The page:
To mix or not to mix? A holistic approach to stratification-preserving and destratification aeration of drinking-water supply reservoirs

Lee Bryant, Niamh Brockbank, David Austin

Research output: Contribution to journalArticlepeer-review

Abstract

Aeration is used globally as a remediation method for lakes and reservoirs with methods generally falling into two categories, those which preserve natural stratification (hypolimnetic aeration; HA) and those which destratify reservoirs through mixing of the water column (destratification aeration; DA). The United Kingdom and Australia largely focus on DA methods to manage harmful algal blooms and decrease trace metal concentrations, whereas the United States and Europe frequently focus on HA techniques to increase dissolved oxygen (DO) concentrations and decrease benthic nutrient and metal release from the sediment. A more holistic understanding of how the different techniques influence water quality in regard to raw water supply and ecosystem health should lead to more efficient treatment, reducing wasted energy and other costs during both reservoir management and the drinking-water treatment process. This study compares HA and DA on stratification, DO, and cyanobacteria concentrations in a single drinking-water supply reservoir during the 2016 summer stratification period. HA preserved stratification but could not maintain sufficient hypolimnetic DO past late April in this functionally eutrophic reservoir, establishing conditions favourable to cyanobacteria. An incipient cyanobacteria bloom formed that was subsequently dispersed after DA was initiated on May 05. Continuous monitoring revealed the formation of these issues in real-time and informed a switch from HA to DA, thereby allowing for a pro-active rather than reactive approach to reservoir management and subsequent drinking-water treatment. Both HA and DA are put forward as successful aeration strategies depending on management goals; however, performance is strongly site-specific. Such approaches are likely to become increasingly important as reservoir management tools to combat stratification-driven water quality issues under the pressing threats of anthropogenic activity and climate change.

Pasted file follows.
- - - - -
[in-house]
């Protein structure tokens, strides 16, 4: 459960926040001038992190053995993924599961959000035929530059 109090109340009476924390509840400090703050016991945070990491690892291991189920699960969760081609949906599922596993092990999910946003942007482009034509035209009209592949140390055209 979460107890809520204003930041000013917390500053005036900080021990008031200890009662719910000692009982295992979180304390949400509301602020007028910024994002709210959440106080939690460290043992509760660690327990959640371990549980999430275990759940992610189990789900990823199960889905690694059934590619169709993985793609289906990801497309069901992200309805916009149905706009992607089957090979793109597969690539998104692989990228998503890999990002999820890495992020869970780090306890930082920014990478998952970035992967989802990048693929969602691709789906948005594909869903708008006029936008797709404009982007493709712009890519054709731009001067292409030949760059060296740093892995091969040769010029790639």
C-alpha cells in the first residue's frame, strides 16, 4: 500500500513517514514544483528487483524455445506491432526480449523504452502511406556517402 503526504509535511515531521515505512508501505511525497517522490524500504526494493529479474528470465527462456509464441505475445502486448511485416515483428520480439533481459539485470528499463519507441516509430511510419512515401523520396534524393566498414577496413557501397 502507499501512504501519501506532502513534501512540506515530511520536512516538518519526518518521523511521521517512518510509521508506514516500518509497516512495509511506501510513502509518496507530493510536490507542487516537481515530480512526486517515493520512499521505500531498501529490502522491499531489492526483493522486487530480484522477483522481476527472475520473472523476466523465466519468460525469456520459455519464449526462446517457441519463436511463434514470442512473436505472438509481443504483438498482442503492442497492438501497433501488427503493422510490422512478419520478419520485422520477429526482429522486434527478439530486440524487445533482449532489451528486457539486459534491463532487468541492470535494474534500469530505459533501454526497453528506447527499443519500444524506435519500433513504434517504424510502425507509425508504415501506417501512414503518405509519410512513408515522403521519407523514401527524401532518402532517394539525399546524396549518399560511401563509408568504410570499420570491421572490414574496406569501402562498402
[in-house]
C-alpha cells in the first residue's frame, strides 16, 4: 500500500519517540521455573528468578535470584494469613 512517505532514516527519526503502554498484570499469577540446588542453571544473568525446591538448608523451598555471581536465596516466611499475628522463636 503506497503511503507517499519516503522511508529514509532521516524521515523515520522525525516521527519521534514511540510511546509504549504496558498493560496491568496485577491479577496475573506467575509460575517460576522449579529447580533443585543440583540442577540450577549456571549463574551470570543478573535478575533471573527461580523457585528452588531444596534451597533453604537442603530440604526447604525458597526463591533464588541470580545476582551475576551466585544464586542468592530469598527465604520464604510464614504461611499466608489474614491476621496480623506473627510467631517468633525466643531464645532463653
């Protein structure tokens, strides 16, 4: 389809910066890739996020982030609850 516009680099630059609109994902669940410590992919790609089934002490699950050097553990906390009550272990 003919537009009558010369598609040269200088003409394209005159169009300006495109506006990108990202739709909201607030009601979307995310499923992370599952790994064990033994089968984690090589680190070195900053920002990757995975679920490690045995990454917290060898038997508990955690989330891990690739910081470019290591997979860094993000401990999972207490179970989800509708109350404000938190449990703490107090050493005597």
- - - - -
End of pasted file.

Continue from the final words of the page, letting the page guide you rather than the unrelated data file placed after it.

Original languageEnglish
Article number121974
JournalWater Research
Volume261
Early online date30 Jun 2024
DOIs
Publication statusE-pub ahead of print - 30 Jun 2024

Data Availability Statement

Data have been made available via GitHub link (in Acknowledgements) and as Supplementary Information.

Acknowledgements

The authors thank Tampa Bay Water for access to data, critical review and permission to publish, two anonymous reviewers for their helpful feedback, and Gay Bryant for figure support. To support open access, the authors have applied a Creative Commons Attribution (CC-BY) licence to any Author Accepted Manuscript version arising. Data and code supporting this study are provided as Supplementary Information and/or via https://github.com/niamhbrockbank/aeration-strategies. This research did not receive any specific grant from funding agencies in the public, commercial, or not-for-profit sectors.

Keywords

  • Aeration
  • Cyanobacteria
  • Destratification
  • Hypolimnetic
  • Oxygen
  • Stratification

ASJC Scopus subject areas

  • Water Science and Technology
  • Ecological Modelling
  • Pollution
  • Waste Management and Disposal
  • Environmental Engineering
  • Civil and Structural Engineering

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